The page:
#1
Hey guys, I'm playing Ocean by John Butler for my school show next week. The problem is that I haven't changed strings since Christmas when I got my new guitar. Should I change them before or after the show. The only problem is I don't want the song to sound really metallic. I'm sure you guys are familiar with the new string tone I'm talking about. Please help! The show's in one week!
#2
as long as you can 'play them in' over the next week they should have mellowed to a nice bright but not metallic sound.
SMILE!
#3
change them right now and play as much as you can before the show so the strings will not sound that metallic. The best would be if you could change them 2 weeks before and play a lot so they get alright, but your show is in a week.
Ayy there
#4
I don't see why you have to change strings, my current strings I had for over half a year already, and they're thinnest gauge available= very easy to break.
#5
Quote by Aralingh
I don't see why you have to change strings, my current strings I had for over half a year already, and they're thinnest gauge available= very easy to break.


You trollin'?

You should change your strings at least every two months if not every 4 weeks.
It keeps your guitar sounding bright and there's less risk of a string breaking or going out of tune, especially playing live. That said, do make sure to break in your strings so they do stay in tune.
#6
Quote by ProgFripp74
You trollin'?

You should change your strings at least every two months if not every 4 weeks.
It keeps your guitar sounding bright and there's less risk of a string breaking or going out of tune, especially playing live. That said, do make sure to break in your strings so they do stay in tune.


I don't like having "obligatory" things that I'd have to buy on a monthly/weekly basis. And the higher risk of breaking a string only pushes you to put as less strings on guitar as possible while maintaining high quality of playing.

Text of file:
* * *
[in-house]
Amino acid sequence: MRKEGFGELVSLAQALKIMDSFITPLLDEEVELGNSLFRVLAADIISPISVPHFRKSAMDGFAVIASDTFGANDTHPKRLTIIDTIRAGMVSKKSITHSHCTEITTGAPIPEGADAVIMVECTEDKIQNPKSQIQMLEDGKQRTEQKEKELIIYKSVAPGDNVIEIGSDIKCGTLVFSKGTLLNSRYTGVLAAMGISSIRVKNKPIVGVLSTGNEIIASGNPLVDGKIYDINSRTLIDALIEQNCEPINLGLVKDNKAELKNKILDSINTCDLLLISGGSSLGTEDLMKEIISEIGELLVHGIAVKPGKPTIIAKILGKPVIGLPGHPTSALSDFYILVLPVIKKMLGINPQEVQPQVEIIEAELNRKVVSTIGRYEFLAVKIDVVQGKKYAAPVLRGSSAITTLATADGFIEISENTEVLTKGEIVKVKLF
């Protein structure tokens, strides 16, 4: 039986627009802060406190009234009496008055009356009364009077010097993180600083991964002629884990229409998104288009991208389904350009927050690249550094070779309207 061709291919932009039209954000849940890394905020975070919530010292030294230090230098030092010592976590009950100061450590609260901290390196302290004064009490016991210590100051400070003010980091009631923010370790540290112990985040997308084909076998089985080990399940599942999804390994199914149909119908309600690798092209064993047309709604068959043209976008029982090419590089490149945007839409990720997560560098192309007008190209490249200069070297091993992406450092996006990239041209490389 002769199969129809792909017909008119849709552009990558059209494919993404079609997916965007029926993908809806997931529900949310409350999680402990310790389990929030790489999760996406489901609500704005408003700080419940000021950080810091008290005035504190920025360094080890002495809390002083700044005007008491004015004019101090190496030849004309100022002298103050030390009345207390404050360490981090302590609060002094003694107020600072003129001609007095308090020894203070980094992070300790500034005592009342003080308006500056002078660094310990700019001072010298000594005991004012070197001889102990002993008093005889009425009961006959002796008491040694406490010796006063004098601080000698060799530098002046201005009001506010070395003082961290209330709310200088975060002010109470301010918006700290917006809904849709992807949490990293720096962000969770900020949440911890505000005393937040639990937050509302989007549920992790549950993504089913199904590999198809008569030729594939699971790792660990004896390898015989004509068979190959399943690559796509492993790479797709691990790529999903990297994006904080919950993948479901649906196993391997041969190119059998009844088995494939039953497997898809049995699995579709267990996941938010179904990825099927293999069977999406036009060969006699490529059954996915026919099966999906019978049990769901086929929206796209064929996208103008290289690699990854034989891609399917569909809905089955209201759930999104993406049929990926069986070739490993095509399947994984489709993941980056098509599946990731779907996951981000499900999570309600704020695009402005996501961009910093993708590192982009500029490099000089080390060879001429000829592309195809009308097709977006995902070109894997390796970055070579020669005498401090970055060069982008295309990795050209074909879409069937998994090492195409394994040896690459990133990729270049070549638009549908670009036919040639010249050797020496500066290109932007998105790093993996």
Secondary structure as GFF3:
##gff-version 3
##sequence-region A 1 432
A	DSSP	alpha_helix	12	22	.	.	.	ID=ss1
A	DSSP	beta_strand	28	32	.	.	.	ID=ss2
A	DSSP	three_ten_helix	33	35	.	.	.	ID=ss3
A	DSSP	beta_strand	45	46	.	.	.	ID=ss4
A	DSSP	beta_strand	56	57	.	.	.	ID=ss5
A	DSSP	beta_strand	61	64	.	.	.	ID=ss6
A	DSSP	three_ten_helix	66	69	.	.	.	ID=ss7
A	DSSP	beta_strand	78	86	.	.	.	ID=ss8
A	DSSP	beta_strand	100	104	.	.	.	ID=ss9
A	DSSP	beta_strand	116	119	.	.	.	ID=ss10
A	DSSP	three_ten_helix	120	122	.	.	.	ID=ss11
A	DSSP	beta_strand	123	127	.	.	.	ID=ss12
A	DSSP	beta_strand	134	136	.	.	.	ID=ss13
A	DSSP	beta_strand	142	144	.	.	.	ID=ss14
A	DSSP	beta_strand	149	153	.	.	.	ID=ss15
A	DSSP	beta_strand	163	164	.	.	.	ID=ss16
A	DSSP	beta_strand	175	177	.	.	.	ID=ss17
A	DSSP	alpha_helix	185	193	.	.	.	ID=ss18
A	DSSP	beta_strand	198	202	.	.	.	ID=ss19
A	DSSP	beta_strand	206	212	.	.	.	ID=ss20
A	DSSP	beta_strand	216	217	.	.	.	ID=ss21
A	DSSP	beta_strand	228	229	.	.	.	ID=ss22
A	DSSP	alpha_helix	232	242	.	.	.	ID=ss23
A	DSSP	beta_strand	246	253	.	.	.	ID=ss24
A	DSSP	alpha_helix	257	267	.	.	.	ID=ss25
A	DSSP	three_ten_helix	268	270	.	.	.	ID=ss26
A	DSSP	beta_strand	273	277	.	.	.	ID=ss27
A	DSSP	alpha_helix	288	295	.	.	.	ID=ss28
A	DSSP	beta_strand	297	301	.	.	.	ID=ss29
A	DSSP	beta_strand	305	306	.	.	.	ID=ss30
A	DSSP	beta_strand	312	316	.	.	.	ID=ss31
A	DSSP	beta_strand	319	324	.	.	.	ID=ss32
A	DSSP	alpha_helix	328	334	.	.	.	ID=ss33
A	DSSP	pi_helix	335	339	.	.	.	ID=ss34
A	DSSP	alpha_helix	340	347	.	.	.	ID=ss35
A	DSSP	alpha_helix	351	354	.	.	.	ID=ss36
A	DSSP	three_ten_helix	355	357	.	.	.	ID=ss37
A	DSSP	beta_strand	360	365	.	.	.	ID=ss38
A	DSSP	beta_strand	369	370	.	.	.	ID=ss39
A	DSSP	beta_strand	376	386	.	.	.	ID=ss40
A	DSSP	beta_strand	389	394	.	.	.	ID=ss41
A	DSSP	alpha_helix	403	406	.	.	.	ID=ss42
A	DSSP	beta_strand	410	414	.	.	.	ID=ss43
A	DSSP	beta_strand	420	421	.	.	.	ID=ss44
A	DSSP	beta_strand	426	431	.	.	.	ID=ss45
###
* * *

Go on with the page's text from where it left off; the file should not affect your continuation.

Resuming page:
#7
Quote by Aralingh
I don't like having "obligatory" things that I'd have to buy on a monthly/weekly basis. And the higher risk of breaking a string only pushes you to put as less strings on guitar as possible while maintaining high quality of playing.



Youve got to be kidding me......
2010 Epiphone Dot
2010 Gibson Les Paul Studio Deluxe
2009 Taylor 110 acoustic
#8
Quote by Aralingh
I don't like having "obligatory" things that I'd have to buy on a monthly/weekly basis. And the higher risk of breaking a string only pushes you to put as less strings on guitar as possible while maintaining high quality of playing.


I hate that too I have a rule if I break a string I replace them all which works out well as I end up replacing the strings on each guitar every 5 months.

If I got a gig coming up I throw a new set on though.
SMILE!
#9
Quote by Mr.DeadDuck
I hate that too I have a rule if I break a string I replace them all which works out well as I end up replacing the strings on each guitar every 5 months.

If I got a gig coming up I throw a new set on though.


1 string breaks, I put on a new set, that's the only time I change strings.
#10
Ok, it seems to be a good idea to put some new strings on asap. I will go to my local music shop after school tomorrow and get some. What ones do you recommend? I've heard that some of the best are: D'addario phosphor bronze, Elixir polyweb and nanoweb coated, John Pearse strings, and Martin strings. Any ones that stand out? Also, I don't know what gauge my strings are? Any idea how to find out without buying some fancy device?
#11
take your low E off and take it to the store if there are even vaguely competent they will be able to determine what gauge you use. I wouldn't advise coated as they increase fret wear, get the nice dependable Martins.
SMILE!
#12
[quote="guitarjsm....[ "]....D'addario phosphor bronze, Elixir polyweb and nanoweb coated, John Pearse strings, and Martin strings. Any ones that stand out? Also, I don't know what gauge my strings are? Any idea how to find out without buying some fancy device?I'm going to suggest,